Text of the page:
In-vehicle technologies may make oil and gas workers safer, NIOSH says
Washington – In-vehicle monitoring systems combined with supervisory coaching could help reduce risky driving behaviors among workers in the oil and gas industry, in which motor vehicle-related incidents are the leading cause of death, according to NIOSH.
Research epidemiologist Dr. Jennifer L. Bell outlined her findings Nov. 10 during a webinar sponsored by NIOSH and the Society for Advancement of Violence and Injury Research.
Researchers collected and analyzed data from 144 in-vehicle monitoring systems as part of the study. The systems included accelerometers to monitor vehicle performance, as well as video cameras capable of capturing images inside and outside the vehicle.
The proportion of risky driving behaviors among oil and gas workers included:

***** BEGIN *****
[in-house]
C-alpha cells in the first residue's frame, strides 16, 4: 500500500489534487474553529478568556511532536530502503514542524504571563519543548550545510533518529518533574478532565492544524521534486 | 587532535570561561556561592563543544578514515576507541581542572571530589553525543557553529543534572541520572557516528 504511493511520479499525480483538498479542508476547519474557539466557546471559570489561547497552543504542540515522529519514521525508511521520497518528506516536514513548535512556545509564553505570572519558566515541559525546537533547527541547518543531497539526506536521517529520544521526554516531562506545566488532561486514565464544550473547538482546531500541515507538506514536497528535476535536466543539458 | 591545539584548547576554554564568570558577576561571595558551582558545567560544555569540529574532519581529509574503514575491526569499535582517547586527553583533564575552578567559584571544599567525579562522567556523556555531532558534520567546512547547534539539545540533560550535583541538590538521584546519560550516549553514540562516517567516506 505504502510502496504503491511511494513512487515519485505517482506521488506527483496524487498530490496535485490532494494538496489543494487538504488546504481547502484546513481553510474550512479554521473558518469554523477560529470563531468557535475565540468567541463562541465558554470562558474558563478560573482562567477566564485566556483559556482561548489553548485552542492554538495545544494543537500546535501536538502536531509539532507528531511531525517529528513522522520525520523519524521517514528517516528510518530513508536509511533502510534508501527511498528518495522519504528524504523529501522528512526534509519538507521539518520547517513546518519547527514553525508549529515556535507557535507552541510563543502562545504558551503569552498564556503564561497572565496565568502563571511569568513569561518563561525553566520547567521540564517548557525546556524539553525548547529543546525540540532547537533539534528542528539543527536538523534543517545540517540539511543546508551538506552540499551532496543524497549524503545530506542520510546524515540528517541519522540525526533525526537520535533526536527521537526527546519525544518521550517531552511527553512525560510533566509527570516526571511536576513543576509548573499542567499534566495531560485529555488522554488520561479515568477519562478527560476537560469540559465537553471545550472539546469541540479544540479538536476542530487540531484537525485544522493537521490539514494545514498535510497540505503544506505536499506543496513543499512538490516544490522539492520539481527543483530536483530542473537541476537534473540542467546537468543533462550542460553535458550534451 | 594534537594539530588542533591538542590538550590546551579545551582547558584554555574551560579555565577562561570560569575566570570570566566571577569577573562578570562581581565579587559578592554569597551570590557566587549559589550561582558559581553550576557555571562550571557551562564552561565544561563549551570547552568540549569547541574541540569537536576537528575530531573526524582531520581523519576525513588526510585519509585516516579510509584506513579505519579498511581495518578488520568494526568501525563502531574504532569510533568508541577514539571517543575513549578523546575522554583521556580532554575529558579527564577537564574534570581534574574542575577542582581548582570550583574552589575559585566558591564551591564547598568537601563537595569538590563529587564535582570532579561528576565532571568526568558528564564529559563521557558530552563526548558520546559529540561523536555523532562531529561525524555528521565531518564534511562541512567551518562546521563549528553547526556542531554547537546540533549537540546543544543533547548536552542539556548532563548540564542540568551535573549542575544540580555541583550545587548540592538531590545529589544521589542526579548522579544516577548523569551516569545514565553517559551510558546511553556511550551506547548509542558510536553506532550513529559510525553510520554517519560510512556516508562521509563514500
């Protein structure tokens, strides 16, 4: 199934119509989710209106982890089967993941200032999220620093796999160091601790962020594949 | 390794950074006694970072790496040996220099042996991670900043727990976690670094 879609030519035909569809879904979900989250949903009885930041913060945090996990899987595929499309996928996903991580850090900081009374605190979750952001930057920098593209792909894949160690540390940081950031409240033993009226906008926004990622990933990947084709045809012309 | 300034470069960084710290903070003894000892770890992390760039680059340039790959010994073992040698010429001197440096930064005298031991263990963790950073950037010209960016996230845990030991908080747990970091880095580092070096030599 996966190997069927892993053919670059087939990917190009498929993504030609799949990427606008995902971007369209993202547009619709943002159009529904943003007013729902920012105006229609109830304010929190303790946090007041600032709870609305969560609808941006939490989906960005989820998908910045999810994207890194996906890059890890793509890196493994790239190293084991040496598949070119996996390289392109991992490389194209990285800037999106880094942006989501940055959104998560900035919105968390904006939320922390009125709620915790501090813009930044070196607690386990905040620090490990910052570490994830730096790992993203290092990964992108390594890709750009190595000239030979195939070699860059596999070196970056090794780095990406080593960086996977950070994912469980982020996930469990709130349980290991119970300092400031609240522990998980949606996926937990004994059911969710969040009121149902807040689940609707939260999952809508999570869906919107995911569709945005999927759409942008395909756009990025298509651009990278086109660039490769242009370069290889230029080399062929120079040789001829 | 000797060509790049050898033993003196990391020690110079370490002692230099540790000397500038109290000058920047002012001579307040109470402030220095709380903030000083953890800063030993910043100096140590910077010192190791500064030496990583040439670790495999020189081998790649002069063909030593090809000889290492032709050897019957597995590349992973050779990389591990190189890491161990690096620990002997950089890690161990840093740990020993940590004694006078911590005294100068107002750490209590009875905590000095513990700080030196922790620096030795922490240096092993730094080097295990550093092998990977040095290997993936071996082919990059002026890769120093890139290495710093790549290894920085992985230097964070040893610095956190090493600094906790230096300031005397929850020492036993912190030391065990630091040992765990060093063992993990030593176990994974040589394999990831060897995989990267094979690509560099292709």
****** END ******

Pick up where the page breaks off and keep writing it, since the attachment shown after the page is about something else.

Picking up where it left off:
- Speeding: 47 percent
- Distractions (smoking, eating, drinking): 19 percent
- Driving without wearing a safety belt: 16 percent
- Unsafe stopping: 7 percent
- Handheld device use: 6 percent
- Fatigue: 3 percent
- Vehicle control: 1 percent
- Other: 1 percent
Bell noted an overall decline in risky driving behaviors during the course of the study. She said organizations that introduce an in-vehicle safety program would benefit most by including all stakeholders before the rollout. She also advised using new safety technologies to reinforce policies already in place rather than introducing new policies in conjunction with the rollout.